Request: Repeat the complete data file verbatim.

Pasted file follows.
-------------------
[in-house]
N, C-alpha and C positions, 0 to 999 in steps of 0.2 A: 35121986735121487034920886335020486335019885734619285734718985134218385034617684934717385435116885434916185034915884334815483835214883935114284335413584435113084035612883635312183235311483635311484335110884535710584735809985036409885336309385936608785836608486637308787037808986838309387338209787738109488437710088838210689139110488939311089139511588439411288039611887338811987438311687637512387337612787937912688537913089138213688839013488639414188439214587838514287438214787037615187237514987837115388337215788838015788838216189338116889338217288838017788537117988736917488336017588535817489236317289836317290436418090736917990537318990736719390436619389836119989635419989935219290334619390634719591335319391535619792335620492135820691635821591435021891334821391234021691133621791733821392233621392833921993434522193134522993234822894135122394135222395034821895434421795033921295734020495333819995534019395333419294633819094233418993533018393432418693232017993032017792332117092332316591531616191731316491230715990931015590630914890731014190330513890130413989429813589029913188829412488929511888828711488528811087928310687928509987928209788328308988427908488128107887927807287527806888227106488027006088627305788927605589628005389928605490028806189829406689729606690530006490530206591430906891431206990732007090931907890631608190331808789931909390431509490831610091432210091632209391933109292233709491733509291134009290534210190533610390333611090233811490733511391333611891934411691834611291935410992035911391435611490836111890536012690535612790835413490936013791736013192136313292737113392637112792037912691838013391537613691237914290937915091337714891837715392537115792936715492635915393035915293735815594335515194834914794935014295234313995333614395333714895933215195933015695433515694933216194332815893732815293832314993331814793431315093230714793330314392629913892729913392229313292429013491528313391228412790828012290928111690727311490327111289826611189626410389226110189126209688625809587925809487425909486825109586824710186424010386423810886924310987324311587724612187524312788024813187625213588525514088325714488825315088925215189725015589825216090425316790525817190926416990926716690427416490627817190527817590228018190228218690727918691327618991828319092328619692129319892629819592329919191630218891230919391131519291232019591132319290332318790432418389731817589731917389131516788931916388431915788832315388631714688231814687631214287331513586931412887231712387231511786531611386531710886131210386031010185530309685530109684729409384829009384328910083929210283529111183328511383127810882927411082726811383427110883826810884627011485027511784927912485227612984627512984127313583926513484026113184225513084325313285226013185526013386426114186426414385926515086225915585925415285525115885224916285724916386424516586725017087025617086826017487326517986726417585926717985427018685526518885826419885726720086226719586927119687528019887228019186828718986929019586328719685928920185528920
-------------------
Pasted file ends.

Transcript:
[in-house]
N, C-alpha and C positions, 0 to 999 in steps of 0.2 A: 35121986735121487034920886335020486335019885734619285734718985134218385034617684934717385435116885434916185034915884334815483835214883935114284335413584435113084035612883635312183235311483635311484335110884535710584735809985036409885336309385936608785836608486637308787037808986838309387338209787738109488437710088838210689139110488939311089139511588439411288039611887338811987438311687637512387337612787937912688537913089138213688839013488639414188439214587838514287438214787037615187237514987837115388337215788838015788838216189338116889338217288838017788537117988736917488336017588535817489236317289836317290436418090736917990537318990736719390436619389836119989635419989935219290334619390634719591335319391535619792335620492135820691635821591435021891334821391234021691133621791733821392233621392833921993434522193134522993234822894135122394135222395034821895434421795033921295734020495333819995534019395333419294633819094233418993533018393432418693232017993032017792332117092332316591531616191731316491230715990931015590630914890731014190330513890130413989429813589029913188829412488929511888828711488528811087928310687928509987928209788328308988427908488128107887927807287527806888227106488027006088627305788927605589628005389928605490028806189829406689729606690530006490530206591430906891431206990732007090931907890631608190331808789931909390431509490831610091432210091632209391933109292233709491733509291134009290534210190533610390333611090233811490733511391333611891934411691834611291935410992035911391435611490836111890536012690535612790835413490936013791736013192136313292737113392637112792037912691838013391537613691237914290937915091337714891837715392537115792936715492635915393035915293735815594335515194834914794935014295234313995333614395333714895933215195933015695433515694933216194332815893732815293832314993331814793431315093230714793330314392629913892729913392229313292429013491528313391228412790828012290928111690727311490327111289826611189626410389226110189126209688625809587925809487425909486825109586824710186424010386423810886924310987324311587724612187524312788024813187625213588525514088325714488825315088925215189725015589825216090425316790525817190926416990926716690427416490627817190527817590228018190228218690727918691327618991828319092328619692129319892629819592329919191630218891230919391131519291232019591132319290332318790432418389731817589731917389131516788931916388431915788832315388631714688231814687631214287331513586931412887231712387231511786531611386531710886131210386031010185530309685530109684729409384829009384328910083929210283529111183328511383127810882927411082726811383427110883826810884627011485027511784927912485227612984627512984127313583926513484026113184225513084325313285226013185526013386426114186426414385926515086225915585925415285525115885224916285724916386424516586725017087025617086826017487326517986726417585926717985427018685526518885826419885726720086226719586927119687528019887228019186828718986929019586328719685928920185528920